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Search - "abstractions"
- Think first, write later;
- Do not rush into purchasing servers. You might not need them for another 10 months;
- It takes away a lot of family time to do side projects;
- NOT playing any games saves tremendous amounts of time. Also applies to watching TV;
- If you get stuck - get some sleep. Morning brings you better ideas;
- Write proper abstractions or you'll end up refactoring everything way more often that you'd like;
- Side projects need a loo-ooooot of your will and determination19
I stare through the blueish black backgrounds and blurry colorful syntax into a somewhat familiar office within a mirrored world. That damned reflective glass layer covering these meaningless pixels is certainly not on my side.
The rushing sound of transactions flowing through cables is silenced today. Some blood cloth in the invoicing system is zeroing out everything after the currency mark.
While sighing I spin a one-and-a-half pirouette on my desk chair — even when desperate, you shouldn't give up on style — I take three steps away from my screen and try to harmonize my thoughts.
So much noise, everywhere... Noise from within?
I have been stuck at the apogee of an inhale for a while now. Locked into some masochistic constriction, self-punishment for the blindness which stings my ego.
Just fucking take a deep breath you asshole...
I freeze in place, and fall backwards.
Patterns on the creamy drywall rapidly vibrate and synchronize on vivid rhythms of respiration and resonating basslines. Deep indigo rainbows ripple through tiny veins, in-between chalky grains, raining as fine magenta dust through the ceiling frames.
My bare feet slide over soft oscillating concrete, fine flows of unsievable sand surrounded by toes, toes surrounded by streaming variables veiled in obscure vile abstractions.
A jadegreen field of vectored compressions resiliently rumbles and bounces through the clearances and corners of the vibrant concrete office cave, whispering in tongues. I try to voice my woes in little blips and bleeps but I seem to be missing an asymmetric key to their shrouded sequenced speech.
Suddenly, a wild turbulence breaks up all signals.
Joanna floats by in her tipsy effervescent cloud of disordered black hair and alcohol perfume, one hand grasping grapes, her other waving at me.
With every finger she moves a thousand tensors propagating paradoxically flawed but perfect pieces of an intricate surreal picture, sketching whole constellations of possible paths throughout the leafs of the giant Ficus next to her desk.
She stops dead in her tracks, and asks somewhat hypocritically: "Are you high?"
I can not discern the meaning of her words, and respond stoically.
"Joanna! Check out those branches!".
"Pun intended?", she giggles.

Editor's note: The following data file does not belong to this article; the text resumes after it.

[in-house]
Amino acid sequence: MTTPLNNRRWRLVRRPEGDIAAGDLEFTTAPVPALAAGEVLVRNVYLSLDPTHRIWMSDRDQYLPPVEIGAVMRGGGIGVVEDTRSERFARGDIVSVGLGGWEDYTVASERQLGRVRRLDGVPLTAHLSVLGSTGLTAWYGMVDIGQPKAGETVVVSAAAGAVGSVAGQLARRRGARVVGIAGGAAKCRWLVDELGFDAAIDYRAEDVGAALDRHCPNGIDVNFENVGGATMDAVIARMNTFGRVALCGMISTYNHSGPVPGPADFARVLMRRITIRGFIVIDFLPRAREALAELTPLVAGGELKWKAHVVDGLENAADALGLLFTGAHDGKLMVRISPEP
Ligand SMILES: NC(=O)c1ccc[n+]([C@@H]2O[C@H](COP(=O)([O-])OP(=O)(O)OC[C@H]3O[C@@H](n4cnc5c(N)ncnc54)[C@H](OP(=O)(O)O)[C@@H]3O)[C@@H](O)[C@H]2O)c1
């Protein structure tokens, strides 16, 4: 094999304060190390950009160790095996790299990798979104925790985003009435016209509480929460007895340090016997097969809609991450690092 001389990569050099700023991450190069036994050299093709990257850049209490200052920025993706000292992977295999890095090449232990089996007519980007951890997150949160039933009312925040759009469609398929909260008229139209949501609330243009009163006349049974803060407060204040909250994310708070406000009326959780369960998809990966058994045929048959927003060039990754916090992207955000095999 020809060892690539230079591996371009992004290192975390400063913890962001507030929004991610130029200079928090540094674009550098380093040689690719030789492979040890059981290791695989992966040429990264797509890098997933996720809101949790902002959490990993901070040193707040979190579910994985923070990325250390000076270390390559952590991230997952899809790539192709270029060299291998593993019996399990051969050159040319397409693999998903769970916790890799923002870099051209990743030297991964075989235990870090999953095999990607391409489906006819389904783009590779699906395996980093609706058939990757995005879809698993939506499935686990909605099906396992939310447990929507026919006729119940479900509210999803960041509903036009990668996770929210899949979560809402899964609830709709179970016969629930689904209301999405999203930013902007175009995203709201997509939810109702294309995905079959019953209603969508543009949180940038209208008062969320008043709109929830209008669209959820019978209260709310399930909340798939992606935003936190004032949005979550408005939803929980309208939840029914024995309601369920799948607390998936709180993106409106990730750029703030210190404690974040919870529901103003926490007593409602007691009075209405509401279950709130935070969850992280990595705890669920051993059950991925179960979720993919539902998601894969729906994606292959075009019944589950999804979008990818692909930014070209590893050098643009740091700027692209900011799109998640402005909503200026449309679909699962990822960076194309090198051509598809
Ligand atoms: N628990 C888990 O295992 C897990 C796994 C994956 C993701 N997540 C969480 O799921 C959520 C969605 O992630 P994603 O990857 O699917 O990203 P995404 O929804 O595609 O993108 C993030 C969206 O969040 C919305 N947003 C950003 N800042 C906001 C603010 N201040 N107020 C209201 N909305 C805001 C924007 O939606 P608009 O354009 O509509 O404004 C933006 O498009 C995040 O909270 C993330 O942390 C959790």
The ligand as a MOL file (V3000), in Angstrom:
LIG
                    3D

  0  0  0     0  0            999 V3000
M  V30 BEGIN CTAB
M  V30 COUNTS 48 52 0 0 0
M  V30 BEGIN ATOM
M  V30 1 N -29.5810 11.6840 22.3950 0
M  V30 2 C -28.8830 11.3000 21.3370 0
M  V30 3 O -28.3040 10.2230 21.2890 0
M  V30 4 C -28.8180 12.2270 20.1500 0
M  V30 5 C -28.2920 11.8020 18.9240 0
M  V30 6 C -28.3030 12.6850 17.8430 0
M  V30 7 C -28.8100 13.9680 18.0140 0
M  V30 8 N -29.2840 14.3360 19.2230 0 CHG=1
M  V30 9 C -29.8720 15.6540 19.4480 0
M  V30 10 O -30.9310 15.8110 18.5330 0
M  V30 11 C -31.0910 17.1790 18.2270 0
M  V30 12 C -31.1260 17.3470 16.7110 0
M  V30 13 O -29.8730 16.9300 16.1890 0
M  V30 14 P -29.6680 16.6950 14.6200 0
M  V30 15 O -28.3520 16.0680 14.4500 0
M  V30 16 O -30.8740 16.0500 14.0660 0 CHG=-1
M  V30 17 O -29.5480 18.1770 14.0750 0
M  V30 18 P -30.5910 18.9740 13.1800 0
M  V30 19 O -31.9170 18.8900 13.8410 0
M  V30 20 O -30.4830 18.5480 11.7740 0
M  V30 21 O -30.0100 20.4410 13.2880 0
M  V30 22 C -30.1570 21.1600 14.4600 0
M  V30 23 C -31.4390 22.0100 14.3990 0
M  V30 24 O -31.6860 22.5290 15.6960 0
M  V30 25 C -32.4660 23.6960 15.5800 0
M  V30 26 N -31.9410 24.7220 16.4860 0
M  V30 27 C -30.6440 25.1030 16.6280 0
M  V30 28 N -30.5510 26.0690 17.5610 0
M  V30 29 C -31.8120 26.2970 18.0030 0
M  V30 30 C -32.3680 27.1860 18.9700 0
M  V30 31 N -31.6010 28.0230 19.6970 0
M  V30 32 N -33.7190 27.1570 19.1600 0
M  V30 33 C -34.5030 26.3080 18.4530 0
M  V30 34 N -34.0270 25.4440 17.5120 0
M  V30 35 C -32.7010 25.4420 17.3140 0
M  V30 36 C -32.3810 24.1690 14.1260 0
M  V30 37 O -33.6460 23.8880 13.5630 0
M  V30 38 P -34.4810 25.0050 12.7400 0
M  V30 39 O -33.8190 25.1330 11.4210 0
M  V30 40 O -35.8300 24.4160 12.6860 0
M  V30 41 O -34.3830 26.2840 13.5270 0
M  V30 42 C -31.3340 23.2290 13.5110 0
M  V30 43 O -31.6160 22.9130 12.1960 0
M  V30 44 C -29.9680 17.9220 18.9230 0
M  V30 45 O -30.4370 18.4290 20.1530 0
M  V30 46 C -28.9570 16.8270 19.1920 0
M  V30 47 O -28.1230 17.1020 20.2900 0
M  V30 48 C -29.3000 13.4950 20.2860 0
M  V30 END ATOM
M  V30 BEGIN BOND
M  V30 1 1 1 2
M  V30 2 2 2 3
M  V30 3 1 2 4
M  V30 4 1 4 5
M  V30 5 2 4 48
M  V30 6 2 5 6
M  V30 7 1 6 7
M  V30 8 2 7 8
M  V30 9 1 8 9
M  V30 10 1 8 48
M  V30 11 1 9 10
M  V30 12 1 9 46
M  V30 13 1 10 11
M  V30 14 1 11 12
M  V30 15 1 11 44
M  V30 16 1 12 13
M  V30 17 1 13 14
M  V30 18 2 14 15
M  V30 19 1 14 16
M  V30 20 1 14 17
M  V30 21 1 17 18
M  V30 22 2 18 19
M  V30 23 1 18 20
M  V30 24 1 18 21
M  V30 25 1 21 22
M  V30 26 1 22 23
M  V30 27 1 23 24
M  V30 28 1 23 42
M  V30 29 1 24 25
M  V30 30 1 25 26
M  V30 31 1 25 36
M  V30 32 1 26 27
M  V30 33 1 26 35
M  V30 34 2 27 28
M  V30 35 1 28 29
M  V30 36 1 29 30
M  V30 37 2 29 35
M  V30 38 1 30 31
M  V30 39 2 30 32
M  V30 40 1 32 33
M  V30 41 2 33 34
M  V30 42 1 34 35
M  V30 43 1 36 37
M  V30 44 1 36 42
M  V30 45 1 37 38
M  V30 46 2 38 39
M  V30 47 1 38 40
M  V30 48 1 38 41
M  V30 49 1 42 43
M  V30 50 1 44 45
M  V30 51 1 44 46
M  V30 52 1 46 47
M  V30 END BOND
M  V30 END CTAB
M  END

I'm focused on her grapeless hand, her fingers stretching to reach the lush little tree.
On touch, the plant shivers, grappled in the tight net of the puppet master. She pulls her strings, applying measured weights, all nodes normalize, and Joanna speaks in an oddly soft tone:
"Isn't it beautiful, how so many models emulate nature"
Her cheek buried in foliage she babbles on about unbalanced search trees and machine learning models... but from the tips of her fingers tables and indexes flow into the plant. Users, payments, tariffs, invoices and taxes crawl over the bark, joining at thicker branches, joining at the stem....
Joining. JOINING. A JOIN.
"IF THERE'S NO FUCKING TAX MULTIPLIER IN THIS LEFT JOIN, EVERYTHING COALESCES TO ZERO" I shout at a perplexed Joanna who squeezes grape juice over her desk. I hop on the beat to my keyboard. She looks puzzled, hugs her Ficus tightly, and reaches for the whiskey bottle behind her monitor.
Attracted by my exclamation, Tom from finance swings open the door, while I push my branch.
I look at Joanna still half hiding between the leaves, and I laugh at her: "Branches! Oh, lame, I finally got it!"
Tom's heavy voice interrupts me: "Does this mean... does this mean that the invoicing bug is resolved?".
I smile at Tom with his tailored suit and waxed hair. "The money is flowing once more. All debts are being settled."
He releases his breath in relief, which he seems to have held since that morning as well.
Joanna adds: "Although I think he is forever indebted to my Ficus".
Me: Computers are really complex with all of their abstractions ~i say after looking at attached comic~
Him: Computers are nothing more than rube goldberg machines.1
WWDC was not about developers this year. It was a conference call with shareholders and investors. No bold moves, just several consecutive "this product will no longer suck" and "look at what you can do now, big companies" announcements.
watchOS will work now (it's too slow ATM). tvOS will just be less cumbersome. macOS still lagging behind (I mean, I already have great third party apps that clean my hard drive, but thank you for solving a problem I didn't need fixing). iOS 10 is simply about messages (it's not going to make me ditch Telegram, because it doesn't have an Android client, regardless of how large you make emoticons appear on screen). Apple Music will still suck, especially if you have more than one Apple ID. And Apple Maps will continue to be useless outside of the US.